"Hello. Mr Walton?"
"No. This is Bill."
So began my phone call with Big Red.
You want to know the easiest job in the world? Interviewing Bill Walton. Basically, you say hello, and then you hit record and just sit back. He does all the rest, and it's just awesome.
The hardest job in the world, though, might be transcribing an interview with Bill Walton, partly because he has a lot to say and it tends to flow in one long continuous wandering stream. It's a beautiful journey, but simply deciding where to insert a comma or a period can be a challenge. Mostly though, it was hard because I found myself relistening to every word rather than typing as I replayed the recording. It was so cool and enjoyable to listen to it all that it was easy to just get swept away and forget that I was supposed to be transcribing it.
In any case, in the aftermath of the release of Bill Walton's hugely successful autobiography Back From the Dead: Searching For the Sound, Shining the Light, and Throwing It Down, I had the distinct honor and pleasure of spending 45 minutes on the phone with one of the greatest Bruin basketball players in history. Some would say Bill is that greatest player, though Bill himself reserves that praise for Kareem. Tomato, tomahto. The Bruins have 1 and 1A. You can decide which is which.
We (meaning mostly Bill) talked about UCLA and John Wooden and Bruin basketball and any number of other things, depending on where Bill's thought process took him. It was a long and strange and wonderful trip. And long enough that this is part 1 of 3. Today's part looks at how Bill got to UCLA and what the school and his basketball days mean to him. Part 2 will look at his book and part 3 will look at the current state of UCLA basketball.
I hope you enjoy it...
Bill: Going to UCLA was an overwhelmingly fantastic opportunity for me. I know you're writing for Bruins Nation so I'll focus on UCLA here. I was John Wooden's easiest recruit. I became his worst nightmare and I drove the poor guy to an early grave at 99.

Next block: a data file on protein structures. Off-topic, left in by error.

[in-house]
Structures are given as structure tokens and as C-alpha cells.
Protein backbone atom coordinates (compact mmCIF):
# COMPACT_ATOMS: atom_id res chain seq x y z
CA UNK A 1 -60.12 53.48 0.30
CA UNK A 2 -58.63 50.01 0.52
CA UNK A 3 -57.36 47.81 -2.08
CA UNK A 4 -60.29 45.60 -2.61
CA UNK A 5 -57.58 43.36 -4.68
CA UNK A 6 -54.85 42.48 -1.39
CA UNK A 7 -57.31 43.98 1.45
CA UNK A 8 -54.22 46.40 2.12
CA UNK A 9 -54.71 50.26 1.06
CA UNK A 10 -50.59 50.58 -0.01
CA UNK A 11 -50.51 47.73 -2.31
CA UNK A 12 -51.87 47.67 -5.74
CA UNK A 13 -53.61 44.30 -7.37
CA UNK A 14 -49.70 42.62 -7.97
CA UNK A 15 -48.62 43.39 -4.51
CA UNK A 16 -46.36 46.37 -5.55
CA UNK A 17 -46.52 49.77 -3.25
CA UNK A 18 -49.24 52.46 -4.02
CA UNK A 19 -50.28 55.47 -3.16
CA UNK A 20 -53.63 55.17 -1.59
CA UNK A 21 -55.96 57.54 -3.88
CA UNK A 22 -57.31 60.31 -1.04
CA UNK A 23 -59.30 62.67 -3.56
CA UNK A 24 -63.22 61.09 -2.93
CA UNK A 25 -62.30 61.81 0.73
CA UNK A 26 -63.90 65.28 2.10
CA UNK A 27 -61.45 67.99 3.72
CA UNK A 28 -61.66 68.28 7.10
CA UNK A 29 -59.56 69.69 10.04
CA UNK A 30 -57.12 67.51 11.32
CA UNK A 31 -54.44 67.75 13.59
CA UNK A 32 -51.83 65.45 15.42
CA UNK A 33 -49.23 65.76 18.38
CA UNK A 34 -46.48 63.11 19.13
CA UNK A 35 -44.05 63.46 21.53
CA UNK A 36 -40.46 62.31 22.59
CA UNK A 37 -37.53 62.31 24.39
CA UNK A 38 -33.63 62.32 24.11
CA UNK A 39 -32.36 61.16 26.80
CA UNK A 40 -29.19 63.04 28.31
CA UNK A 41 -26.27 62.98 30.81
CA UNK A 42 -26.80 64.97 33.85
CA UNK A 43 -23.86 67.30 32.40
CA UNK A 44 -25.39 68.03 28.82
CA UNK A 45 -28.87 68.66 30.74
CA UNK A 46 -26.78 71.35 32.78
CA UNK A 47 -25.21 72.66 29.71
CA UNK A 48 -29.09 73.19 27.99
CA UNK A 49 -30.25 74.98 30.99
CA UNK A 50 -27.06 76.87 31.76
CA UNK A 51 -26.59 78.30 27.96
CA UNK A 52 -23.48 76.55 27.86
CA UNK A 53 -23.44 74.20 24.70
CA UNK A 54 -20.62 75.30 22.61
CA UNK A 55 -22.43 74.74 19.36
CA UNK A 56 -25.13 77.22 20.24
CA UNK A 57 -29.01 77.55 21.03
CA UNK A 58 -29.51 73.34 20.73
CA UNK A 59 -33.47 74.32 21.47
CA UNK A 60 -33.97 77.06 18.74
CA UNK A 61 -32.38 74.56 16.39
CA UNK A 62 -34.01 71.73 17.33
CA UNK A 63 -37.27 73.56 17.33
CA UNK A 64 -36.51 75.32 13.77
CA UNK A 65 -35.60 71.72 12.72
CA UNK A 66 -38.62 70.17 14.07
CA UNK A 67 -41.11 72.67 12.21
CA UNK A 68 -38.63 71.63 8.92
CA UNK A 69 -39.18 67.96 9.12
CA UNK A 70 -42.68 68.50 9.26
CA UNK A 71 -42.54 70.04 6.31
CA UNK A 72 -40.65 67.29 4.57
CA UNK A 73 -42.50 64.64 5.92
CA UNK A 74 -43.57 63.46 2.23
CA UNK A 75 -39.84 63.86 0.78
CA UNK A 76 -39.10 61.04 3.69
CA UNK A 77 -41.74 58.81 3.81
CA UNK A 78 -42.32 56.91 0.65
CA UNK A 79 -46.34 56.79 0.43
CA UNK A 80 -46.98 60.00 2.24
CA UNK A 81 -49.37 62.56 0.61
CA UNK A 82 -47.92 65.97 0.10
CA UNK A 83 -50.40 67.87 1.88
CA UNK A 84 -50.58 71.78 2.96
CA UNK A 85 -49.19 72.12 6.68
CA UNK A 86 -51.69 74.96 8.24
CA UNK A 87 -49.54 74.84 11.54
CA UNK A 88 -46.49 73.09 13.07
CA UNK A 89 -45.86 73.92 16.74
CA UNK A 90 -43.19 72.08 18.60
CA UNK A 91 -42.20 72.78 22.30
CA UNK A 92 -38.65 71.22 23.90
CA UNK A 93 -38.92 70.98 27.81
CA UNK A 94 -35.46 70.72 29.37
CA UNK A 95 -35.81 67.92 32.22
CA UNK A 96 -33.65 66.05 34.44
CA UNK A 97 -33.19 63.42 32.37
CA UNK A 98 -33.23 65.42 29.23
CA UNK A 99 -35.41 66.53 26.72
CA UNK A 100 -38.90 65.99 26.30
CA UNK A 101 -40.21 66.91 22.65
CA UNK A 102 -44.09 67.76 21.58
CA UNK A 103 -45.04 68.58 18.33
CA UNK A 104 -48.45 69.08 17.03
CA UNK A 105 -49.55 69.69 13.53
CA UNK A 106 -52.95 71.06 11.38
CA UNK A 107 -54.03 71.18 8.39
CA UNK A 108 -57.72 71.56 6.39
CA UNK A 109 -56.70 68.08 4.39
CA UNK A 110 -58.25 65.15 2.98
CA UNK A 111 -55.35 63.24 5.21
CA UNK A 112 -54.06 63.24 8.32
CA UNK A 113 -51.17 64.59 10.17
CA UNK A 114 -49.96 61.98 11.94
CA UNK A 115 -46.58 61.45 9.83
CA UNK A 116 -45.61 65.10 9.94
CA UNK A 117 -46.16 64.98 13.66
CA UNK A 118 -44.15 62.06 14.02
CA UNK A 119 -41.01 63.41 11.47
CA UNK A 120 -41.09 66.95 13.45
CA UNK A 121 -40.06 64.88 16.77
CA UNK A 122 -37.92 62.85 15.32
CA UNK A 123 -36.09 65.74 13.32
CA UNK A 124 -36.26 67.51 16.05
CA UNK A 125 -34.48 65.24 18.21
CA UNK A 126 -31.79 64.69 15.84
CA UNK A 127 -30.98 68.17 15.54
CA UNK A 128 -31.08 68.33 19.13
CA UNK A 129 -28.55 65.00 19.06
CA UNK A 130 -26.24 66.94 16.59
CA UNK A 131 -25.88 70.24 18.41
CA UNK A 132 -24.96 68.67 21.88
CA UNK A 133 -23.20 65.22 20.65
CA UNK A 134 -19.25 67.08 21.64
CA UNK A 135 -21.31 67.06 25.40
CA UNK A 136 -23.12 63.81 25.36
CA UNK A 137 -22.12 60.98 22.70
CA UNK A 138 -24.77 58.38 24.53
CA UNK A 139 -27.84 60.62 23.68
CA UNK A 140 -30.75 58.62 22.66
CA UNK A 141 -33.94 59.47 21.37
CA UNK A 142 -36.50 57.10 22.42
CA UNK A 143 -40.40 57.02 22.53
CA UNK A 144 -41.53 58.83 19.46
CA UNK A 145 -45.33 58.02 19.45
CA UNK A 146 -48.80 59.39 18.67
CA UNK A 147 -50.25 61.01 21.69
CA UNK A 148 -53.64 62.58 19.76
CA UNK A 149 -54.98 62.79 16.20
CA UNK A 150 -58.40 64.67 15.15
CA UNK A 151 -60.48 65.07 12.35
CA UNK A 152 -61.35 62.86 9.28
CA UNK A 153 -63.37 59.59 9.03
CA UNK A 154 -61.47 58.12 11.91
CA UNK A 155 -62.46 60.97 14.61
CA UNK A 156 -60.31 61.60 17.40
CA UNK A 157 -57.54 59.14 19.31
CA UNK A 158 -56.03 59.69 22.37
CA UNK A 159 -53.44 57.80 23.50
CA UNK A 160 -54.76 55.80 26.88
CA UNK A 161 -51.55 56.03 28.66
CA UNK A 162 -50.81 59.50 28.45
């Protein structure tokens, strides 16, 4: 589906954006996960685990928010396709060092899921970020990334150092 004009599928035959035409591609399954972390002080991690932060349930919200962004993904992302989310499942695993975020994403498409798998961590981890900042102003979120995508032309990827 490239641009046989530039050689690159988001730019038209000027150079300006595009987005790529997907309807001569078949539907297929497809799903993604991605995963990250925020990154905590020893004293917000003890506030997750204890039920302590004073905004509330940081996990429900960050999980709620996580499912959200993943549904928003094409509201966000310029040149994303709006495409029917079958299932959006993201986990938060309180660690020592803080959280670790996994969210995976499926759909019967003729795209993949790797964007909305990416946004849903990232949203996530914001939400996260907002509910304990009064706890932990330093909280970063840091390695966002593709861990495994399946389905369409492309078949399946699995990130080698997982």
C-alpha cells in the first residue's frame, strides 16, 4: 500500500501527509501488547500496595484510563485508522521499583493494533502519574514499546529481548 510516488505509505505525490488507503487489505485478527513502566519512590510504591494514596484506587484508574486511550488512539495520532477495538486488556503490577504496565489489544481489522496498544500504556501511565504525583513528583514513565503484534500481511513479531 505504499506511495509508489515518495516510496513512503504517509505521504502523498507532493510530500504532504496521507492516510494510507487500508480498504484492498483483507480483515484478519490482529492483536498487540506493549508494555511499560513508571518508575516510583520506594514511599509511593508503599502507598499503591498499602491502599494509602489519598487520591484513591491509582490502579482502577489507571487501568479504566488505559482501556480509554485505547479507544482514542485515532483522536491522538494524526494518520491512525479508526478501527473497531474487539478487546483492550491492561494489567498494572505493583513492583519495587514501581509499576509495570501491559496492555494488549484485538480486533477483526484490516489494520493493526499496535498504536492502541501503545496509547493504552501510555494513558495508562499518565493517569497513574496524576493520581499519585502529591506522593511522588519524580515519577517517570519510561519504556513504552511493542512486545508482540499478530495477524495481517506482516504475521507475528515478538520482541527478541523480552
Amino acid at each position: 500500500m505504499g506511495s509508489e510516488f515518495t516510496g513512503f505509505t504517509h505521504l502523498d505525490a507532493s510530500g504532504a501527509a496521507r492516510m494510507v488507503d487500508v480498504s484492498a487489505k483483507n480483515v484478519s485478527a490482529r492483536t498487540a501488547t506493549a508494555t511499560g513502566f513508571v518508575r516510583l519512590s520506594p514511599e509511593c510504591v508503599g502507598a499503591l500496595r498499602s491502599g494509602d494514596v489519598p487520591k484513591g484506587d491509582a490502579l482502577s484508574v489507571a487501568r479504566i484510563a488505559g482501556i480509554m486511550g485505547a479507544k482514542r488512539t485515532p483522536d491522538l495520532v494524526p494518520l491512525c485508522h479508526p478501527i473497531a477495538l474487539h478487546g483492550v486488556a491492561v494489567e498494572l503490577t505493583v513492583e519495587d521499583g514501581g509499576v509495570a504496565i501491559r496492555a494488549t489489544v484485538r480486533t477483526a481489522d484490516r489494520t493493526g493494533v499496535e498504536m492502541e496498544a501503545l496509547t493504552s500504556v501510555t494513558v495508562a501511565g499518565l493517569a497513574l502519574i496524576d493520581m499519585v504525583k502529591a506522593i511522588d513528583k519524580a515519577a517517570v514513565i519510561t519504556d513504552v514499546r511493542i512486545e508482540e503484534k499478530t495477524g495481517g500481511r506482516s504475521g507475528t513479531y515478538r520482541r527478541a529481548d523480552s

UCLA was my dream. I fell in love with the Hazzard, Goodrich, Kenny Washington, Fred Slaughter, Jack Hirsch, Freddie Goss. I fell in love with that team with Johnny Wooden and fell in love with the way the Bruins played. That was my dream to go to UCLA and to play like those guys played. And then Kareem came along and just changed everything and set a standard of excellence. Kareem made college basketball what it is today. Kareem is the just the greatest player I ever played against and I got to see him play in his last game at Pauley Pavilion. That was the first time I was ever in Pauley Pavilion, and I got to go and play. I got to go to school at UCLA and I got to play at UCLA and play for John Wooden. There was never a moment in my life when I wanted to go anywhere else. There was never a moment in my life that I ever regretted my decision to go to UCLA, although, I am most assured that UCLA regretted offering me a scholarship over the years.
BN: I'll bet they've come to rethink that view. I think they're probably pretty happy that you came.
Bill: Well, we were good enough that we could have and should have won all of our games, and that was one of Coach Wooden's mantras: Never measure yourself by what you have done, rather by what you could or should have been able to do. And the collection he had in our senior year, my injuries, team chemistry issues, team personnel issues that just we could not overcome those, and that is a stain and stigma on my soul for the rest of my life. When you're going through that, you're so young you just think, "Oh we'll just keep going and it'll last forever." But the Grateful Dead, they got it right: "When life looks like easy street, there's danger at your door." Nothing's for certain, it can always go wrong. And did it ever. Oh my gosh.
But what it meant for me, Greg, that gave me the opportunity to be on the greatest college basketball program in history with this incredible coach, the greatest athletic director in the history of intercollegiate athletics, J.D. Morgan, and Chancellor Young - 29 years, Ducky Drake - 65 years, and these people they just gave their lives for UCLA. And every department at UCLA is filled with people like that and it's just such a special place. I did not know anything else. That was all I knew. I just assumed that in growing up in San Diego where it's perfect, where I live today, and going to UCLA where it was perfect, I just thought that's the way the world was. Everybody had this. Everybody had John Wooden. Everybody had a Pauley Pavilion. Everybody had great public school systems of California in those days and that everyone was willing to sacrifice for the team. When I joined the NBA, I signed the biggest contract in the history of all team sports at that time, and the quality of my life went down. That's how special it was at UCLA.